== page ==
1842 – Berlin – 1915
Paul Meyerheim was one of the most important animal painters of the second half of the nineteenth century. Aged only eighteen and a student of the Academy of Arts in Berlin, he made his debut at the Berlin Art Exhibition with a painting titled Interieur mit Hund [Interior with Dog]. The work, now in the Albertinum in Dresden, anticipated the direction his artistic career was to take. Zirkusvorstellung [Circus Act], a painting which combines an exotic menagerie and a crowd of spellbound spectators, was executed a year later (Nationalgalerie Berlin). In 1866, Meyerheim achieved a major success outside Germany when he was awarded a Gold Medal at the Paris Salon for his painting Menagerie. In powerfully narrative paintings like these he was to open up new perspectives for the animal genre and forge a reputation as its leading representative.
Meyerheim spent the years 1865-6 in France, where he studied Realism and the painting of Gustave Courbet and also explored the new landscape approach developed by the painters of the Barbizon school. He intensified his interest in landscape painting and travelled widely in search of motifs. Particularly attracted by Alpine subjects, he undertook several study trips to Switzerland and was often accompanied by his mentor and friend Adolph Menzel. In a painting of 1875 titled Ochsengespanne in einem Steinbruch [Teams of Oxen in a Quarry] Meyerheim’s broad, firm brushwork masterfully conveys the harsh surface of rock. A further example of his landscape skills is the painting Kohlenmeiler im bayerischen Gebirge [In the Bavarian Alps] executed in 1878. Later, he travelled further afield on study trips to Italy and Egypt.
The 1870s saw Meyerheim firmly established in Berlin social and artistic circles. He was called on to paint murals and ceiling paintings for important decorative projects. He received a commission from the industrialist and railway magnate August Borsig to paint seven large-format panels on copper illustrating the Lebensgeschichte der Lokomotive [Life History of a Locomotive]. Executed between 1873 and 1876, the panels are now held at the Märkisches Museum in Berlin. Meyerheim’s cycle ranks alongside Menzel’s painting Eisenwalzwerk [The Iron-Rolling Mill, or ‘The Modern Cyclops’] of 1875 (Nationalgalerie Berlin) as a major contribution by a Berlin-based artist to the development of industrial themes in painting.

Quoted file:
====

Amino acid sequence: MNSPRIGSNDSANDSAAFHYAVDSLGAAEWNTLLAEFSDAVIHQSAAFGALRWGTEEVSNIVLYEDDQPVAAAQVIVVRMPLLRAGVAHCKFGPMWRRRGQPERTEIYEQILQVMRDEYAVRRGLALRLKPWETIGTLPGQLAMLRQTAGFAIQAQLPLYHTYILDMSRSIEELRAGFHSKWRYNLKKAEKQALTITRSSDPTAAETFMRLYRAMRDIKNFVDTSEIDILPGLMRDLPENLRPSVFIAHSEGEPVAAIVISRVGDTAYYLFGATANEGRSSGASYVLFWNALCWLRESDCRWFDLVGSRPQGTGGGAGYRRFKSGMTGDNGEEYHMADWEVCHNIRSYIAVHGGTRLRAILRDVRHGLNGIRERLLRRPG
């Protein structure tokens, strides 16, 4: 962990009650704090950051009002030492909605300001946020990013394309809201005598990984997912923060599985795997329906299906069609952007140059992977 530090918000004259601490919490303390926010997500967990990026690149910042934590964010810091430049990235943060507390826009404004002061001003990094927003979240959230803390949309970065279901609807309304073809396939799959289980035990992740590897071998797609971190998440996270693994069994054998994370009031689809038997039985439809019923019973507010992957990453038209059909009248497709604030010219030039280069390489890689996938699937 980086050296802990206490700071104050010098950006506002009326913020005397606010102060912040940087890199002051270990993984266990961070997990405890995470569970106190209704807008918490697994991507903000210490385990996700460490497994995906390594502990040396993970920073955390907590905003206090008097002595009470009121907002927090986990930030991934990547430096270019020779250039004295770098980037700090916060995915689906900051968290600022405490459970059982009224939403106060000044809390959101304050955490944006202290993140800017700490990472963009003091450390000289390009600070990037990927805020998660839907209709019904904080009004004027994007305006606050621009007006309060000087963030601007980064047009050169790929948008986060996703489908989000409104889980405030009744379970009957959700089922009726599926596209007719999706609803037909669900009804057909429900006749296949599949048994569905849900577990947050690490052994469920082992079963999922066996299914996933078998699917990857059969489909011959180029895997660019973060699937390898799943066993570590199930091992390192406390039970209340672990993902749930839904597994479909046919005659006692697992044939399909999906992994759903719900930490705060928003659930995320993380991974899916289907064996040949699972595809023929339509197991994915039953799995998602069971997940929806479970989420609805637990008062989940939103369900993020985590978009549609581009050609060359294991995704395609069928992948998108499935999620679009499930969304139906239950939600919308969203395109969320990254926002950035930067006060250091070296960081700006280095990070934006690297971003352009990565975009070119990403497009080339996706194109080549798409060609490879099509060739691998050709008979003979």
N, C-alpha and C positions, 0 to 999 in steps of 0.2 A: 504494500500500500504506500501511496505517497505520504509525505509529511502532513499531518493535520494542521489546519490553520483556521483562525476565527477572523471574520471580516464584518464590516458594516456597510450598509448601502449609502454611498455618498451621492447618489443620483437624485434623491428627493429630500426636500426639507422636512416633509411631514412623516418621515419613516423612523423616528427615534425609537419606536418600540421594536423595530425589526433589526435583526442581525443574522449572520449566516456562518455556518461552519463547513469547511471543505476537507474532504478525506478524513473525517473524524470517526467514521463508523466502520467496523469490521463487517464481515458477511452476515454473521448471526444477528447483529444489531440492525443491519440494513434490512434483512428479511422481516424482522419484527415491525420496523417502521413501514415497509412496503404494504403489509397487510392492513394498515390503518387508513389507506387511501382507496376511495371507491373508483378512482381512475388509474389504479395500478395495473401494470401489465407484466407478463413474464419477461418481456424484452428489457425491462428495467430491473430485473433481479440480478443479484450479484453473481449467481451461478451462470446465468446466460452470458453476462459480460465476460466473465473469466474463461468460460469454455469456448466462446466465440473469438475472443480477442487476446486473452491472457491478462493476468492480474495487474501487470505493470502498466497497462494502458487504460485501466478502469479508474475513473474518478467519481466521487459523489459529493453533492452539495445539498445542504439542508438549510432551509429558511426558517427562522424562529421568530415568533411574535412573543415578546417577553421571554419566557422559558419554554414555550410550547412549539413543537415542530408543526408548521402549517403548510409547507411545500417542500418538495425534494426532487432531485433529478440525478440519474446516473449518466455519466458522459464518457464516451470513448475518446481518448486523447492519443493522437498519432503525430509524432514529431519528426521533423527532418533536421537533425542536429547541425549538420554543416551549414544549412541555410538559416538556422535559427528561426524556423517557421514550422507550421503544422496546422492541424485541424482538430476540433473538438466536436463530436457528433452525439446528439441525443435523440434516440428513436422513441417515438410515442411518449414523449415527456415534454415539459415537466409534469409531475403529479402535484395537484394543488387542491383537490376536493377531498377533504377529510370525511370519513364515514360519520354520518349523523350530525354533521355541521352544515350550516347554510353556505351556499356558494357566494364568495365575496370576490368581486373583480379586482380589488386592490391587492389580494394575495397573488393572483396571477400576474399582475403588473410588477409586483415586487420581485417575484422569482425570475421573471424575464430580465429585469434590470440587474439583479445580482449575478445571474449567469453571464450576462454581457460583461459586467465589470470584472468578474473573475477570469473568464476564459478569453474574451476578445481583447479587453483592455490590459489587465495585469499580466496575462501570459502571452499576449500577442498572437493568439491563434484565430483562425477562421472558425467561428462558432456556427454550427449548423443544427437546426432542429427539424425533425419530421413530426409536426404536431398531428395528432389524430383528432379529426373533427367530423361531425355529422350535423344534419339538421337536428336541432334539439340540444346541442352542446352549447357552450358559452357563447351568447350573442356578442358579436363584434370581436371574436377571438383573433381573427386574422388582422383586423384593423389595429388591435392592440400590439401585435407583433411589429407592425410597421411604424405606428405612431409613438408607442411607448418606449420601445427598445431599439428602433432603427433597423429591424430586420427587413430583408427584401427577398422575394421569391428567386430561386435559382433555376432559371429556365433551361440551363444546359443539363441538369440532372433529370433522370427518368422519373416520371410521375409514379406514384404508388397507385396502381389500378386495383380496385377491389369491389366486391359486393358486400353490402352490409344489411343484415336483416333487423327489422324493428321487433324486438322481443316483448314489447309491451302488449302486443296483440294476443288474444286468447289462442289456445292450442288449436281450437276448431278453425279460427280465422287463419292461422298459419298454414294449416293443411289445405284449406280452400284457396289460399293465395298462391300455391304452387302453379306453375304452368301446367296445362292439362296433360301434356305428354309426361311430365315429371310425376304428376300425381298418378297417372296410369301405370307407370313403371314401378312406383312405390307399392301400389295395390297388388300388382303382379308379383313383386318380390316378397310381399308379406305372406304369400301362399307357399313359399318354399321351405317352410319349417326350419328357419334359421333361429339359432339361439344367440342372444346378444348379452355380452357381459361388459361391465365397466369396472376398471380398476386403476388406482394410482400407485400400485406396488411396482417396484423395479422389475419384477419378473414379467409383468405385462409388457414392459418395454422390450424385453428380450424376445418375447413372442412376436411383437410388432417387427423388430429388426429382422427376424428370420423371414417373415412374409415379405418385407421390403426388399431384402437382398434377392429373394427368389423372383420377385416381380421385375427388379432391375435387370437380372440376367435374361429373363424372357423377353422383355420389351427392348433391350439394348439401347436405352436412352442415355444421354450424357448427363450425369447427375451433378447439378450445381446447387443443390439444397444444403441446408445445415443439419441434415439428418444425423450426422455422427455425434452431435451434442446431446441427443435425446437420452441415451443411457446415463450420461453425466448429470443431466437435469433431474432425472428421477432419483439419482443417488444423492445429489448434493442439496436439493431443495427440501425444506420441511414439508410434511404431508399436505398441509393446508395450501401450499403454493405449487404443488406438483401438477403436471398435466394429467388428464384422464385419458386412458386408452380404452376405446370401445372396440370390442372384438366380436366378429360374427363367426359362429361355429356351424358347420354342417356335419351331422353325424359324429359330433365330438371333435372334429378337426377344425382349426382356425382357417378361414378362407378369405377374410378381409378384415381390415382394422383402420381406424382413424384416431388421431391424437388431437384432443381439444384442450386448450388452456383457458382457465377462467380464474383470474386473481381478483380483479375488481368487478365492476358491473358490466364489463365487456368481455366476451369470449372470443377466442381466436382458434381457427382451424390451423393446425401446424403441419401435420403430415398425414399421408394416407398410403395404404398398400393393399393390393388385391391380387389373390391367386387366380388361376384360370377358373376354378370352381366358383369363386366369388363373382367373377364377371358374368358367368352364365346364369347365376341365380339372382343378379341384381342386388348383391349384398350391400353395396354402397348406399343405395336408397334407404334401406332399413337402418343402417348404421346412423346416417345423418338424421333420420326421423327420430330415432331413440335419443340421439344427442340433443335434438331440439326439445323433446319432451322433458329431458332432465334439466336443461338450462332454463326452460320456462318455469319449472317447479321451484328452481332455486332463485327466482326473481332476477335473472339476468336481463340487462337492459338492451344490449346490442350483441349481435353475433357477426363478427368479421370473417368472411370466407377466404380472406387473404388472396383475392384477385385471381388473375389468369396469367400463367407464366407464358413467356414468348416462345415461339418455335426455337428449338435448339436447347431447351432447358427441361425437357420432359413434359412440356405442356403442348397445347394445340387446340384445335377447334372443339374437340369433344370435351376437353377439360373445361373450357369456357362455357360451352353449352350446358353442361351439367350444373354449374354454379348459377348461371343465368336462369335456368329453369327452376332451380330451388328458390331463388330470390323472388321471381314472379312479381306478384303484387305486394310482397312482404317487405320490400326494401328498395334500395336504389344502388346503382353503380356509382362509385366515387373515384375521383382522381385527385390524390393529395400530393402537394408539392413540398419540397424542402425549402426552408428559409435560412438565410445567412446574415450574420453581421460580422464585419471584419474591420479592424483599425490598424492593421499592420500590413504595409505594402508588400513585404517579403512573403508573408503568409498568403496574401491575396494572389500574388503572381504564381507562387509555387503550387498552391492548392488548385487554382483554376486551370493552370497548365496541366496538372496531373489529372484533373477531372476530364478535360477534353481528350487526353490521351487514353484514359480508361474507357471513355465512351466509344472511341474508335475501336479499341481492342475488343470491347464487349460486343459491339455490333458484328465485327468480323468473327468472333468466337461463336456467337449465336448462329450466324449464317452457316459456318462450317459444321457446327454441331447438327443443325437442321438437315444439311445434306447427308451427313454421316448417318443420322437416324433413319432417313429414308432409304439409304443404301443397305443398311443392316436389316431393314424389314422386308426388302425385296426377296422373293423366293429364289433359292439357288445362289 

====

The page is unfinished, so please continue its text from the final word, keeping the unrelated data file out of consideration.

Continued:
Throughout his life, Meyerheim’s preferred subject was the animal world, which he would study on regular visits to the Berlin Zoo. This made him ideally suited for the job of illustrating the first volumes of Brehms Tierleben. He worked on the illustrations from 1864 to 1869. The monkey species particularly fascinated Meyerheim and he often endowed the monkeys in his paintings with human traits. He excelled in the portrayal of lions, occasionally showing them in captivity but usually depicting them in the wide steppe and savannah landscapes of their natural habitat. He returned frequently to the subject matter of his early career – menagerie scenes and depictions of fairground booths. The vibrancy of his paintings derives from his accurate representation of animal anatomy and his lively rendering of the psychological reactions of the spectators. His highly scenic compositions are marked by an underlying humour and, in common with Menzel, incisively realistic detail.
When Meyerheim took over the animal painting class at the Hochschule für bildende Künste in Berlin in 1887 he made it mandatory for his students to study animals from life at the Zoo. Two of his best-known pupils are August Gaul and Wilhelm Kuhnert. Both artists were to build on his artistic heritage and carry it forward into the modern era.PDF Download